Butanol fuel is a biofuel that is derived from biomass such as corn or sugarcane. It is considered a “drop-in” biofuel, meaning that it can be used in existing infrastructure and vehicles without any modifications. Butanol has a higher energy content and a higher octane rating than ethanol, which makes it a more efficient fuel. It also has a lower vapor pressure, which means that it is less likely to evaporate and contribute to air pollution. However, the process of producing butanol from biomass is currently more expensive than the production of ethanol, which limits its commercial viability.
It is similar to gasoline in terms of energy content and can be used as a replacement for gasoline in internal combustion engines. Butanol has a higher energy density than ethanol, which means that it can provide more energy per unit volume, and it is also less volatile, which makes it less likely to evaporate and cause air pollution. Additionally, butanol can be blended with gasoline in any proportion, unlike ethanol, which can only be blended at a maximum of 10% with gasoline.
It can be used as a replacement for gasoline in internal combustion engines. One of the advantages of butanol fuel is that it has a higher energy content and a lower vapor pressure than ethanol, making it less prone to evaporation and better suited for use in cold temperatures. Additionally, butanol is less corrosive than ethanol and is less likely to damage engines. It can be blended with gasoline in any ratio, but typically it is blended at a ratio of up to 12% with gasoline to make it suitable for use in most gasoline engines.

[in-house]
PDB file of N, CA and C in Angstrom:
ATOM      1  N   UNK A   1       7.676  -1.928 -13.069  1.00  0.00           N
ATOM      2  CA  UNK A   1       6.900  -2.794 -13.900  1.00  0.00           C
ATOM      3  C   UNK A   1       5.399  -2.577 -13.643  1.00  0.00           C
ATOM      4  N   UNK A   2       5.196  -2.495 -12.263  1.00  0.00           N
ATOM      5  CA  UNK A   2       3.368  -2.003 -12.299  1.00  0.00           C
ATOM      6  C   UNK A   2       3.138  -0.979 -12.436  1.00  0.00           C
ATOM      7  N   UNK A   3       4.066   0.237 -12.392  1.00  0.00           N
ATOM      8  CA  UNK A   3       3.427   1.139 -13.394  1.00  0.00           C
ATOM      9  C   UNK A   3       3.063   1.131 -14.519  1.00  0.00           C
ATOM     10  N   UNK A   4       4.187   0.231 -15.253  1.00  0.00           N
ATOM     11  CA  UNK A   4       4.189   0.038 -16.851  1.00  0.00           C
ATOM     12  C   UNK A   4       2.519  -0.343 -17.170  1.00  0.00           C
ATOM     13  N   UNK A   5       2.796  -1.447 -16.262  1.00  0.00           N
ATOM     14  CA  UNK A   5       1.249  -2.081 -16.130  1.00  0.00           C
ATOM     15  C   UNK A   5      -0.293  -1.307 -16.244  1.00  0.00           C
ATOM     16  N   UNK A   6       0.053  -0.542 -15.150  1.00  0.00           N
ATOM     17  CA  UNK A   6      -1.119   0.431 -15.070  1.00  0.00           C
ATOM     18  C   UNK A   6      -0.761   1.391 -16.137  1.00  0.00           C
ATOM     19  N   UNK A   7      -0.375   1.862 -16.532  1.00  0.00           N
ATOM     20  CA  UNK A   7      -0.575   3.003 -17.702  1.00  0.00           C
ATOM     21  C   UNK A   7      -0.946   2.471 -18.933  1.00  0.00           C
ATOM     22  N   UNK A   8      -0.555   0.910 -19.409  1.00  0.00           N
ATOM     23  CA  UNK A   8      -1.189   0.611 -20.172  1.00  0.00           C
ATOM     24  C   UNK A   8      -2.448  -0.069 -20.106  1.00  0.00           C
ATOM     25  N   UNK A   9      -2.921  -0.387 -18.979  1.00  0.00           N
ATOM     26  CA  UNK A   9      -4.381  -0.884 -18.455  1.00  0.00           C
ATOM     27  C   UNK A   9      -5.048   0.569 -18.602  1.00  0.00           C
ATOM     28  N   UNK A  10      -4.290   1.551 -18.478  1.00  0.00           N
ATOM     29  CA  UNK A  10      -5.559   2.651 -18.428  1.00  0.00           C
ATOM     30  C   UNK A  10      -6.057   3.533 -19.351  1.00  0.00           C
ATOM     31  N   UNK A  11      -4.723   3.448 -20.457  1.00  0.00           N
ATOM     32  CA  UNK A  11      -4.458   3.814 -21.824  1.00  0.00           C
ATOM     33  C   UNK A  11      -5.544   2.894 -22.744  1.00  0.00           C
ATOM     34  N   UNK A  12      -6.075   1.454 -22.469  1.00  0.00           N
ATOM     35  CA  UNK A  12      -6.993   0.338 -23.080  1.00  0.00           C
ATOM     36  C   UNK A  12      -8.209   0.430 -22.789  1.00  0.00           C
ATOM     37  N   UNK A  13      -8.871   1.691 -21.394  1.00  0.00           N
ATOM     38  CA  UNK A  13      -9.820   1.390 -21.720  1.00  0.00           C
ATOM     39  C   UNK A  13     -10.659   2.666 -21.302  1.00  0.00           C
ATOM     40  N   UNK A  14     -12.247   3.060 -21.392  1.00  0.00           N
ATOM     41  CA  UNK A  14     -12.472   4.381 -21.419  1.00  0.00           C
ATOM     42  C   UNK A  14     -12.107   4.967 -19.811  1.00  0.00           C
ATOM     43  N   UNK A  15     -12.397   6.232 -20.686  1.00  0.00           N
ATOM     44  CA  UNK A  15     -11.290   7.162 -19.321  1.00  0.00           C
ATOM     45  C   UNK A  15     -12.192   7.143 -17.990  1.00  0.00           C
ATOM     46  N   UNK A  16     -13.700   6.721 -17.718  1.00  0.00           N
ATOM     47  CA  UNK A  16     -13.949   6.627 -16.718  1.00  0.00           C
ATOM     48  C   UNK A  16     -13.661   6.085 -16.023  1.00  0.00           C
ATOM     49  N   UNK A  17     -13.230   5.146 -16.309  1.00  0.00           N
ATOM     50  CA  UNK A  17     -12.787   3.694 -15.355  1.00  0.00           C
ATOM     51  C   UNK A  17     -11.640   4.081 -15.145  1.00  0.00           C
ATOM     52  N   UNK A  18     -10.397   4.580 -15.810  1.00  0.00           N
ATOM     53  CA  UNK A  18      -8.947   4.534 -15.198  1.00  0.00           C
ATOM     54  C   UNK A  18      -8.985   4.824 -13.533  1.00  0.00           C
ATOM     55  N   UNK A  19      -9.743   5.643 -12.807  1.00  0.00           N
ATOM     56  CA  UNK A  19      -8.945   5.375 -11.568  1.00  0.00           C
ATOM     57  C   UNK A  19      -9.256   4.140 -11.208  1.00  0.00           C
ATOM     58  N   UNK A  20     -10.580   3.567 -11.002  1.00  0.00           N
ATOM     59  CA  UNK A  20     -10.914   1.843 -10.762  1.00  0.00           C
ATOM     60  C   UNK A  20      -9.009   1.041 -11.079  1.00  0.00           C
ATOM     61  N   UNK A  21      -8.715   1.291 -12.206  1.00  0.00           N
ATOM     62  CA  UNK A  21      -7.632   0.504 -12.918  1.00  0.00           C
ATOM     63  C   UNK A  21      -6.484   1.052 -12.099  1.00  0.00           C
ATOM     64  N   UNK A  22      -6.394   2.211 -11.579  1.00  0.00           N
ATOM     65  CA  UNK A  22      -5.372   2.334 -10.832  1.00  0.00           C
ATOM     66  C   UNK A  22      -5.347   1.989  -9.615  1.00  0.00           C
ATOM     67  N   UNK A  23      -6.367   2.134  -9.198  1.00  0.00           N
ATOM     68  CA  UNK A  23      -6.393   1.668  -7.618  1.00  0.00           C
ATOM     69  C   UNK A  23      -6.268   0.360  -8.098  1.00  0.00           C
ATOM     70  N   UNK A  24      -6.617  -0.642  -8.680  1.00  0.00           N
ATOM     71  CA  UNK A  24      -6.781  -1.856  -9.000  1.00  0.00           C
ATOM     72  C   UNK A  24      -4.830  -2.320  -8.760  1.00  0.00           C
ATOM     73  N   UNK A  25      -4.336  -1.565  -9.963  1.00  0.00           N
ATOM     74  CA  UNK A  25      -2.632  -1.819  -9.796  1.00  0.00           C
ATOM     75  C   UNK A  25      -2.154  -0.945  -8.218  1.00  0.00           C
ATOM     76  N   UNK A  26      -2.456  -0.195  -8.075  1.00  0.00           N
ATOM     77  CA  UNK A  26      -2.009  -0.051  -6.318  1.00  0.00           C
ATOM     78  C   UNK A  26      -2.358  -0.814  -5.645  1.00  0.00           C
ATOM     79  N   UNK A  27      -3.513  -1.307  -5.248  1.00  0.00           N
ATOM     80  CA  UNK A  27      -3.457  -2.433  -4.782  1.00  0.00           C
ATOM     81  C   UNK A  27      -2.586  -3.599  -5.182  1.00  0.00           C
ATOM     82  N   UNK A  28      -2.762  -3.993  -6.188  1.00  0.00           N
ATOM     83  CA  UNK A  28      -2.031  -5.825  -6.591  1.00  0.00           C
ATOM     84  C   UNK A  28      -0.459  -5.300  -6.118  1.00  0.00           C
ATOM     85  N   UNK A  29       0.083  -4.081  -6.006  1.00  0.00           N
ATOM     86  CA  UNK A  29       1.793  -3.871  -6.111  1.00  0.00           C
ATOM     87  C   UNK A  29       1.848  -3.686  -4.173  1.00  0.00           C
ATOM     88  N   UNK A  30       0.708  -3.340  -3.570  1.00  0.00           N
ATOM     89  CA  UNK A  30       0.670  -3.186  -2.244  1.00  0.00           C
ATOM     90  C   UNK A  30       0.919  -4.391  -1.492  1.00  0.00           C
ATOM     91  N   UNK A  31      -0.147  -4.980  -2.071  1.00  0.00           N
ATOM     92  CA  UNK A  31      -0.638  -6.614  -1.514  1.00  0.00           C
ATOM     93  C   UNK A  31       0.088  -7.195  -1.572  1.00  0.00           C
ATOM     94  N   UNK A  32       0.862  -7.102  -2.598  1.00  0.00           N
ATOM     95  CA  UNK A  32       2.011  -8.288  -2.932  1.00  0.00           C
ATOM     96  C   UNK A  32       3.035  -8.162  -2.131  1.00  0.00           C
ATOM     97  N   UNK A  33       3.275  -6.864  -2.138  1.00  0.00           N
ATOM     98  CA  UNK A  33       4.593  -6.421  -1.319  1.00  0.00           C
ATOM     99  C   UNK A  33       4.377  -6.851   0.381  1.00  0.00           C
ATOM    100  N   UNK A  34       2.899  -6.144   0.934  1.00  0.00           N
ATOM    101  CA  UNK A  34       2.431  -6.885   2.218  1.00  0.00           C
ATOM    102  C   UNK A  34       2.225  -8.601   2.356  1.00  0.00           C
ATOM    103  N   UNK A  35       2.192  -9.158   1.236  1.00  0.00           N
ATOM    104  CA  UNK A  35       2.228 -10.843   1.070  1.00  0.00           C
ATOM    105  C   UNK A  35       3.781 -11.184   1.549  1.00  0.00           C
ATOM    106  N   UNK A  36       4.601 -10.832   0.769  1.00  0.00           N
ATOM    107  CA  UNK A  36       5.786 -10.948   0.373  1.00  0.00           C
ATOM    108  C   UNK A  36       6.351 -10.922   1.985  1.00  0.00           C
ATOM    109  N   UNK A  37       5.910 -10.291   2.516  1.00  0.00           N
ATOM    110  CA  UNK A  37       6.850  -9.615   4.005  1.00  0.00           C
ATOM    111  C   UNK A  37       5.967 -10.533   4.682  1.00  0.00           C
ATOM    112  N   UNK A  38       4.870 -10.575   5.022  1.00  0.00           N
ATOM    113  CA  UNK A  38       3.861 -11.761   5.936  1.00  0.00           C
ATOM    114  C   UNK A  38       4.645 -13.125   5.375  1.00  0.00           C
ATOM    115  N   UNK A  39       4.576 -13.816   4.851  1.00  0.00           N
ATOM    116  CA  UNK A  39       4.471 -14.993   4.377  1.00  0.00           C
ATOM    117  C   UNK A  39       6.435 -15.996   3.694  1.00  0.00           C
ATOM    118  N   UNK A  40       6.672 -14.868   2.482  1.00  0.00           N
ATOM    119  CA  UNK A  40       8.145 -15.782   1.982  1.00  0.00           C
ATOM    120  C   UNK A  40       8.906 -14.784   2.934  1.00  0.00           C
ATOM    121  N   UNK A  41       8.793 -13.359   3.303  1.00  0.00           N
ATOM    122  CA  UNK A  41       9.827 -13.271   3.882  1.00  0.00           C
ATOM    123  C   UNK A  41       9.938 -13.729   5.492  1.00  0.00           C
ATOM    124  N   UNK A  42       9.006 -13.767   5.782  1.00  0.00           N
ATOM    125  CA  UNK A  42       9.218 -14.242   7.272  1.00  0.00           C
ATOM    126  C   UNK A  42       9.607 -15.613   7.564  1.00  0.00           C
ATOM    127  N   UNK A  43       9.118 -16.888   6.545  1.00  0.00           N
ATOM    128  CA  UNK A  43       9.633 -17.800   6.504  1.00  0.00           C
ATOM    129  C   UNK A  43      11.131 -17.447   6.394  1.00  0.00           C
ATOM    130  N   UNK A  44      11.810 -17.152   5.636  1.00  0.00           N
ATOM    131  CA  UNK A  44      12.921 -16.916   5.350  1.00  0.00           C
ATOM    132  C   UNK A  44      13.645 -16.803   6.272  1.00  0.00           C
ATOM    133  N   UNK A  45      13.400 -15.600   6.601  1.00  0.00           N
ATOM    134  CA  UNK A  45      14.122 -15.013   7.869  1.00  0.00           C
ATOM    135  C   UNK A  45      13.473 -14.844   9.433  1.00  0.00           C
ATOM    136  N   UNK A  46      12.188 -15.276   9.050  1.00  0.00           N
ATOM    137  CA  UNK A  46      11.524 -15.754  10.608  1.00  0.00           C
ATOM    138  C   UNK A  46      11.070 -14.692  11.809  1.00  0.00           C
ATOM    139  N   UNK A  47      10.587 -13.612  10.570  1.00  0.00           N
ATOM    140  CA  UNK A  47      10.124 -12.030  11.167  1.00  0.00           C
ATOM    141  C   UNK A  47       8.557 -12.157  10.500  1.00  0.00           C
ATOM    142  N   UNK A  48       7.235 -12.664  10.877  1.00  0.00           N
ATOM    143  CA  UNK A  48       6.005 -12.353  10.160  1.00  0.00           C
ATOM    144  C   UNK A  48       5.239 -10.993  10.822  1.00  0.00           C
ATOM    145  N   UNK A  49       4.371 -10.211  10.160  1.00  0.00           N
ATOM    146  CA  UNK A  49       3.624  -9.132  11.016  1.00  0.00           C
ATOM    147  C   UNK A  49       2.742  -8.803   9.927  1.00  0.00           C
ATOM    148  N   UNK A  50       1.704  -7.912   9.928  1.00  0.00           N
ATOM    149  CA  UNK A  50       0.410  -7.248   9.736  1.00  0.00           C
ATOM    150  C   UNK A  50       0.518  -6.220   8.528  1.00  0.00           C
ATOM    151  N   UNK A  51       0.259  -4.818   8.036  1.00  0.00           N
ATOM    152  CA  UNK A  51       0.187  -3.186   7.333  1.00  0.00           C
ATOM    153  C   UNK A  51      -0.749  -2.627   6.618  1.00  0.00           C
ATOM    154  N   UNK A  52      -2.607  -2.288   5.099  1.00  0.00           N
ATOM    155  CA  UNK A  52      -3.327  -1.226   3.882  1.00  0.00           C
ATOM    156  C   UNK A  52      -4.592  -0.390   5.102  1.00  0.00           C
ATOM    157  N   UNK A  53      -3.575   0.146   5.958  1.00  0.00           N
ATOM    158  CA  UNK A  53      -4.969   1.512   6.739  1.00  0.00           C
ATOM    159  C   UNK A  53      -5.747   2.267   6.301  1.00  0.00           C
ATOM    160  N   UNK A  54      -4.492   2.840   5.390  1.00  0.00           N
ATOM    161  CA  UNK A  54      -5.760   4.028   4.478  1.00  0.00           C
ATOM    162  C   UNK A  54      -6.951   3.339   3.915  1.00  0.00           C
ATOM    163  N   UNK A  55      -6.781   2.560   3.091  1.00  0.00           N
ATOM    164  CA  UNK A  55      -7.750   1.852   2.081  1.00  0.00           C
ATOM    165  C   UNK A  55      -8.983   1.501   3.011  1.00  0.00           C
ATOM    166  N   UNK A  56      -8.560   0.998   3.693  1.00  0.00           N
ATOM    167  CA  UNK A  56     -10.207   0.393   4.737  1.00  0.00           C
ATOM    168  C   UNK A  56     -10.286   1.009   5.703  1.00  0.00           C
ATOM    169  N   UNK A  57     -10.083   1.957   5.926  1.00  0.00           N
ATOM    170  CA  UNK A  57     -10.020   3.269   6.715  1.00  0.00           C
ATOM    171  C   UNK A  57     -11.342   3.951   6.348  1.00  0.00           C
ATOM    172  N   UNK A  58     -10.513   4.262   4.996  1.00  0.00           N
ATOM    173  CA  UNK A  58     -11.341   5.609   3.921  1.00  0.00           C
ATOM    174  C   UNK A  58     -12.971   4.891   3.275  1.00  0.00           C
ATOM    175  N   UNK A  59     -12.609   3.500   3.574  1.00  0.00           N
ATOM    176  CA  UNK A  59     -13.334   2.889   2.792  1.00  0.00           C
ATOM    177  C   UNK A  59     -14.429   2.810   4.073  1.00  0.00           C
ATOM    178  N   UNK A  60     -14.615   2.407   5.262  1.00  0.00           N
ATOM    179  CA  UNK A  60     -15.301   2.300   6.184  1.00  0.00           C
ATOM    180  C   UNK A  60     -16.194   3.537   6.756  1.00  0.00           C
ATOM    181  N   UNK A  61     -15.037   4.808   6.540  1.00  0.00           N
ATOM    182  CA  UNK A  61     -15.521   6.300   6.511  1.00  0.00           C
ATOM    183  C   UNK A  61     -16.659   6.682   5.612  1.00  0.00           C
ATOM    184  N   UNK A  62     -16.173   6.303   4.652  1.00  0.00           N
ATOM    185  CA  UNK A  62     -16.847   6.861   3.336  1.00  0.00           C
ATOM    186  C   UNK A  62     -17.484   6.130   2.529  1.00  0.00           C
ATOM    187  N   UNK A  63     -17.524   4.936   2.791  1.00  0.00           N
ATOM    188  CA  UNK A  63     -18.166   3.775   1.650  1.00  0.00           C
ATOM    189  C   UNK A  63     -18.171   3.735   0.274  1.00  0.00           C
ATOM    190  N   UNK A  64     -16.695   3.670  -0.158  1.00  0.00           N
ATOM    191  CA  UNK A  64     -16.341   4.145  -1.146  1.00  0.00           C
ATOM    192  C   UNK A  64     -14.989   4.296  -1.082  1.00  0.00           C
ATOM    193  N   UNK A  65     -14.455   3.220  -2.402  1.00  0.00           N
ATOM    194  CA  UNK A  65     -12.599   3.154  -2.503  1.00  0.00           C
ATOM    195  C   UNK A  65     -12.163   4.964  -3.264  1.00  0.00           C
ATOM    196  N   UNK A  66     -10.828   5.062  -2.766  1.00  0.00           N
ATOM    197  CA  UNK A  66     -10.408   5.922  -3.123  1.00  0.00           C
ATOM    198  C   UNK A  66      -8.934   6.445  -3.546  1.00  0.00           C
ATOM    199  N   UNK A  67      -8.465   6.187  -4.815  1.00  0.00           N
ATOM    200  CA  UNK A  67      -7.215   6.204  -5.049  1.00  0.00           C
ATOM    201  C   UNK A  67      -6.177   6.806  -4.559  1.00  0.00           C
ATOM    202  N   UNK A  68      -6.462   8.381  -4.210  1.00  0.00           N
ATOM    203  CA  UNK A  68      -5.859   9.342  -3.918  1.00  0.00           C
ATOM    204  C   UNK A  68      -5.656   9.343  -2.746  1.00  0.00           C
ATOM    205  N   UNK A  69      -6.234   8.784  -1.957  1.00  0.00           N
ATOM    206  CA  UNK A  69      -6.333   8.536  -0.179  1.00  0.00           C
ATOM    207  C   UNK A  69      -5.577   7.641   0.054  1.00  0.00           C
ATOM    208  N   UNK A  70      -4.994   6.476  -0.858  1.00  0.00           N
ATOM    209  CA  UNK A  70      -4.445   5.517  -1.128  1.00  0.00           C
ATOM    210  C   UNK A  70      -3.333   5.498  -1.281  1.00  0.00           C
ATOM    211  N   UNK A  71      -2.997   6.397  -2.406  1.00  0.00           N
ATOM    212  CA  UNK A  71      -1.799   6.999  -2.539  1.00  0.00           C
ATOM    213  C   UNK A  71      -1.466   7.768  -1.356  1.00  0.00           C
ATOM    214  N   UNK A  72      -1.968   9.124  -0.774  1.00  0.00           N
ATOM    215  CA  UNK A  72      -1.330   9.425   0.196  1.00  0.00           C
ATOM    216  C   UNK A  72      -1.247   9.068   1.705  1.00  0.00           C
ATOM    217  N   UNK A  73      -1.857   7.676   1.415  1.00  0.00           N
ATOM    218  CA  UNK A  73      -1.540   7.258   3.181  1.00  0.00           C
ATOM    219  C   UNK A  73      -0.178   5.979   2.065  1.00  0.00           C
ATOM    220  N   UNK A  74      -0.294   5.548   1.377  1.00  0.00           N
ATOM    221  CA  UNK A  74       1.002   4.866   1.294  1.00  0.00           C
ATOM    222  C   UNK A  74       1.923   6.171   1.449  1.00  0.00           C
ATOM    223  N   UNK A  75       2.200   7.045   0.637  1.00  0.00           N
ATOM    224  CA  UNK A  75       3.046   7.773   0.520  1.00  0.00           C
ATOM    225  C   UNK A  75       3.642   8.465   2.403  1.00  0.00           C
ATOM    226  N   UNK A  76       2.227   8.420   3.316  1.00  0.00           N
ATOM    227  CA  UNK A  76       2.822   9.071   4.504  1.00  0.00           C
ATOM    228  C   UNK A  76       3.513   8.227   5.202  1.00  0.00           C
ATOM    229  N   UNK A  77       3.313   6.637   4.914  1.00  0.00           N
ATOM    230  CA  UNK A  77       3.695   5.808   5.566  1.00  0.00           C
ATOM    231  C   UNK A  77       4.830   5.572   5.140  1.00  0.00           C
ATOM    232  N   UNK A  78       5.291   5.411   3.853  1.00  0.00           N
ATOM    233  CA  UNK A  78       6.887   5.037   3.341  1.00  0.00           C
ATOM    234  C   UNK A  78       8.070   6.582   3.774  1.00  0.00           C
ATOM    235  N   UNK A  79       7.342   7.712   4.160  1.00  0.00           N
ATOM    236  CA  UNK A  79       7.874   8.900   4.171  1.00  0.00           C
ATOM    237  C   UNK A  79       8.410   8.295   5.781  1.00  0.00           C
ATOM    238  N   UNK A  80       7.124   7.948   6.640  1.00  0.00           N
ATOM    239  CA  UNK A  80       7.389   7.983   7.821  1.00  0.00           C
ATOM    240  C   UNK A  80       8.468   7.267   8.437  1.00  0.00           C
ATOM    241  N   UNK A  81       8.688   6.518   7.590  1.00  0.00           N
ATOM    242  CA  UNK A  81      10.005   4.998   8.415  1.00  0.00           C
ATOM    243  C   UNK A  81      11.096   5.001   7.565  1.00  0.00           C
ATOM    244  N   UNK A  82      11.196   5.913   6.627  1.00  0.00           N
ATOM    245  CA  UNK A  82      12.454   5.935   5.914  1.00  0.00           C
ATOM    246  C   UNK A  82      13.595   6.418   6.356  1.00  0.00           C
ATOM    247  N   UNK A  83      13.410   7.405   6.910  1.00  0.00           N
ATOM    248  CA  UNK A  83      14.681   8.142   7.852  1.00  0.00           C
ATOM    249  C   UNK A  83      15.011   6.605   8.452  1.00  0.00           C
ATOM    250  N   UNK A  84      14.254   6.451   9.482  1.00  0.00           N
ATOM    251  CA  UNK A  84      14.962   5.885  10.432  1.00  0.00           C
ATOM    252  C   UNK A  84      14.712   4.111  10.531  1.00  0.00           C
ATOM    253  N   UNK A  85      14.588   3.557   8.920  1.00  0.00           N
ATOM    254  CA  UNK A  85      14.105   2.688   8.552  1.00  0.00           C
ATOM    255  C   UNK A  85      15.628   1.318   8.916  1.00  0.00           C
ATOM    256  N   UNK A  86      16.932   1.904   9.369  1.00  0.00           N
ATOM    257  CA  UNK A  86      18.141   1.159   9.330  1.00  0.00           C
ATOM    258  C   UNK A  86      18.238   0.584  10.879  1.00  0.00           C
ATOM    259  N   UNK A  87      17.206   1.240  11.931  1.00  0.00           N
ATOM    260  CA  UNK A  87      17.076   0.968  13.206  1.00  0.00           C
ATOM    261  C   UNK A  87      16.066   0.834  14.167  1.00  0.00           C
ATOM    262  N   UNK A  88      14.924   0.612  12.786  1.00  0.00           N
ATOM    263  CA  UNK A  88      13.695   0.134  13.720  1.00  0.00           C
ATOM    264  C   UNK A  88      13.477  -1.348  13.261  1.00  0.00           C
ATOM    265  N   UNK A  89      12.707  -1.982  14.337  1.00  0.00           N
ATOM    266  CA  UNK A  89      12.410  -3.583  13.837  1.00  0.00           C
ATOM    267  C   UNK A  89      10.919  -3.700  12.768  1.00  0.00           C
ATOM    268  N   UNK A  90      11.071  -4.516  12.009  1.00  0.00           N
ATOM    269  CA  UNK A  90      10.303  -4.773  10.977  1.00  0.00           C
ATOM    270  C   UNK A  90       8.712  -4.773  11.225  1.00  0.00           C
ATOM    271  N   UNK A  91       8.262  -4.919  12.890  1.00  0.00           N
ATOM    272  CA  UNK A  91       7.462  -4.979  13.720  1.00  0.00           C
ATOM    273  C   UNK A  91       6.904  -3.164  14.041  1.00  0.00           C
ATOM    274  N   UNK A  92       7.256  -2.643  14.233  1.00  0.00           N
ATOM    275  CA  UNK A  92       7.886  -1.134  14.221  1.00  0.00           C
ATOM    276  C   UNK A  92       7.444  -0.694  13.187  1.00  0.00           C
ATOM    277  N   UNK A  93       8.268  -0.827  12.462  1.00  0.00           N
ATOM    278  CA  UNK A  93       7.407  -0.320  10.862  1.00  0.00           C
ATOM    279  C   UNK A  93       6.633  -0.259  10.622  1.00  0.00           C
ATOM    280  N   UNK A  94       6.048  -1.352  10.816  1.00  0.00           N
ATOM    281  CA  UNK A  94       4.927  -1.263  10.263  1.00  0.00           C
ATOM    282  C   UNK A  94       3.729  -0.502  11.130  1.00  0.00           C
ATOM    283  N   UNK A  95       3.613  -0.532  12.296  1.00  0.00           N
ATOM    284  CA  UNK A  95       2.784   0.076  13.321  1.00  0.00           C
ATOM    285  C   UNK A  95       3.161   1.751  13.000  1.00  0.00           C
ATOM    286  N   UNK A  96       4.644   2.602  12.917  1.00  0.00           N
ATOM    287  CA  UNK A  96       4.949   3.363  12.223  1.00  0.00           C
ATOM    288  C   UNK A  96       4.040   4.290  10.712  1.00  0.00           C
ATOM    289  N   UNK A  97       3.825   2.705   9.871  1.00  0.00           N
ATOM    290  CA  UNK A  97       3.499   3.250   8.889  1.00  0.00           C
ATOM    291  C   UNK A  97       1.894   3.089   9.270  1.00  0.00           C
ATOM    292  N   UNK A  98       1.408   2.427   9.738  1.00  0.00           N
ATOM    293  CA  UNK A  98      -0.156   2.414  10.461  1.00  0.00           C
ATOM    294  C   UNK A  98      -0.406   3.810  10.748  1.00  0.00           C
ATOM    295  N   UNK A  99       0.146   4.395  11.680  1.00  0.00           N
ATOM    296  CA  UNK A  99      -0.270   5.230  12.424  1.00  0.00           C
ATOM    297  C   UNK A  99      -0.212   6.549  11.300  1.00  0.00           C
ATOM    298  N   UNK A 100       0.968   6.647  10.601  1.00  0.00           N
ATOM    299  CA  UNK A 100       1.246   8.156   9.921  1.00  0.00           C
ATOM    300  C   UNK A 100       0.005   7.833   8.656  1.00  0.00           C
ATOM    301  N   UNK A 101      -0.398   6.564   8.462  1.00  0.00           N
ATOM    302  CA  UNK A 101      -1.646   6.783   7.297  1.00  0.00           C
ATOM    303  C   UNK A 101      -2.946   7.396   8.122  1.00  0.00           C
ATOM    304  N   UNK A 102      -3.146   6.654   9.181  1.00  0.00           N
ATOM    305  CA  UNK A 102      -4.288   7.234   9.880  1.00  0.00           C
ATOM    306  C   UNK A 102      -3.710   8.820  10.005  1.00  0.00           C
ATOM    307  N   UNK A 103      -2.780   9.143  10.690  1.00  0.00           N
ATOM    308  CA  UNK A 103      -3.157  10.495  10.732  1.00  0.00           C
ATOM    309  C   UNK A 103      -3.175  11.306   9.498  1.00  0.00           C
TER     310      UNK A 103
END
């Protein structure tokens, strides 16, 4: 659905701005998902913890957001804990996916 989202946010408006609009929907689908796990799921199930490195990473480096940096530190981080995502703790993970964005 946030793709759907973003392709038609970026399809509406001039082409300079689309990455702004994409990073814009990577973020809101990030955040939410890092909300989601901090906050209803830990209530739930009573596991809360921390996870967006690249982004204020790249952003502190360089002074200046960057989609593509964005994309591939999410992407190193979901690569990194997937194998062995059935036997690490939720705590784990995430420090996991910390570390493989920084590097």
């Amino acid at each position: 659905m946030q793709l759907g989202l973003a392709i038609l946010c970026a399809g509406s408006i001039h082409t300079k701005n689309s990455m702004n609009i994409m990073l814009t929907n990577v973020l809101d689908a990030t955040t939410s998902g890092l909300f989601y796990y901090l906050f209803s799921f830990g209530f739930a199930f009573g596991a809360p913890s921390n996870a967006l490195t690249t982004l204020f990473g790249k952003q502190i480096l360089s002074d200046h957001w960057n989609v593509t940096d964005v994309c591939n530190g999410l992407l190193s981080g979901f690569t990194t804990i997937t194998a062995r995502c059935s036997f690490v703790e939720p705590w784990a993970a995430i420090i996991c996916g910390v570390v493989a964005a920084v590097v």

Butanol has a higher energy content than ethanol and can be used in existing gasoline infrastructure without modification. However, it is not as widely used as ethanol as a biofuel due to its higher cost of production. It can be used as a substitute for gasoline in internal combustion engines. Butanol has several advantages over other biofuels, such as ethanol, including a higher energy content, better stability, and lower vapor pressure. However, it is also more expensive to produce, and there is currently less infrastructure in place to support its use as fuel.
Increasing butanol yields requires manipulating metabolic networks through metabolic engineering and genetic engineering. While significant progress has been made, butanol fermentation pathways remain inefficient. Titer and yields are low, and separation is costly. As a result, microbial butanol production is not cost-competitive with petroleum-derived butanol. Although commercially unproven, combining electrochemical and microbial production methods may offer a way to produce butanol from renewable sources.